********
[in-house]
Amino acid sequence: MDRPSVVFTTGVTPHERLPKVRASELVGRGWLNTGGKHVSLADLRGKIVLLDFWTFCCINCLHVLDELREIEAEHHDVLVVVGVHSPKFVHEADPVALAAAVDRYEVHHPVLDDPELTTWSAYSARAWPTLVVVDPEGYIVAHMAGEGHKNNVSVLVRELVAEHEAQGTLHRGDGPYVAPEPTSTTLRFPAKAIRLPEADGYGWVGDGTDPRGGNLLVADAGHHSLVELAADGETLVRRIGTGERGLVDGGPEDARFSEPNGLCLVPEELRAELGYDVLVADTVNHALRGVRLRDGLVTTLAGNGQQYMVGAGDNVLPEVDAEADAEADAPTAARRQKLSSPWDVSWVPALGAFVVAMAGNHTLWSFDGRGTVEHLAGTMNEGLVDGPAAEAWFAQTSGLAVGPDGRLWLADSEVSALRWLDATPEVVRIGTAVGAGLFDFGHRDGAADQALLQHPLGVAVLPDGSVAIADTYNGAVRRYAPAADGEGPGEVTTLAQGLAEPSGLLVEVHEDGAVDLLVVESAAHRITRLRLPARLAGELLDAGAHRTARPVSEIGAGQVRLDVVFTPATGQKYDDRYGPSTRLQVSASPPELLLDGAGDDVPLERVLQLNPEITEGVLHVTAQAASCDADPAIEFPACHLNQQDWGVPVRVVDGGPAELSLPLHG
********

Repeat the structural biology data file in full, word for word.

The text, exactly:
[in-house]
Amino acid sequence: MDRPSVVFTTGVTPHERLPKVRASELVGRGWLNTGGKHVSLADLRGKIVLLDFWTFCCINCLHVLDELREIEAEHHDVLVVVGVHSPKFVHEADPVALAAAVDRYEVHHPVLDDPELTTWSAYSARAWPTLVVVDPEGYIVAHMAGEGHKNNVSVLVRELVAEHEAQGTLHRGDGPYVAPEPTSTTLRFPAKAIRLPEADGYGWVGDGTDPRGGNLLVADAGHHSLVELAADGETLVRRIGTGERGLVDGGPEDARFSEPNGLCLVPEELRAELGYDVLVADTVNHALRGVRLRDGLVTTLAGNGQQYMVGAGDNVLPEVDAEADAEADAPTAARRQKLSSPWDVSWVPALGAFVVAMAGNHTLWSFDGRGTVEHLAGTMNEGLVDGPAAEAWFAQTSGLAVGPDGRLWLADSEVSALRWLDATPEVVRIGTAVGAGLFDFGHRDGAADQALLQHPLGVAVLPDGSVAIADTYNGAVRRYAPAADGEGPGEVTTLAQGLAEPSGLLVEVHEDGAVDLLVVESAAHRITRLRLPARLAGELLDAGAHRTARPVSEIGAGQVRLDVVFTPATGQKYDDRYGPSTRLQVSASPPELLLDGAGDDVPLERVLQLNPEITEGVLHVTAQAASCDADPAIEFPACHLNQQDWGVPVRVVDGGPAELSLPLHG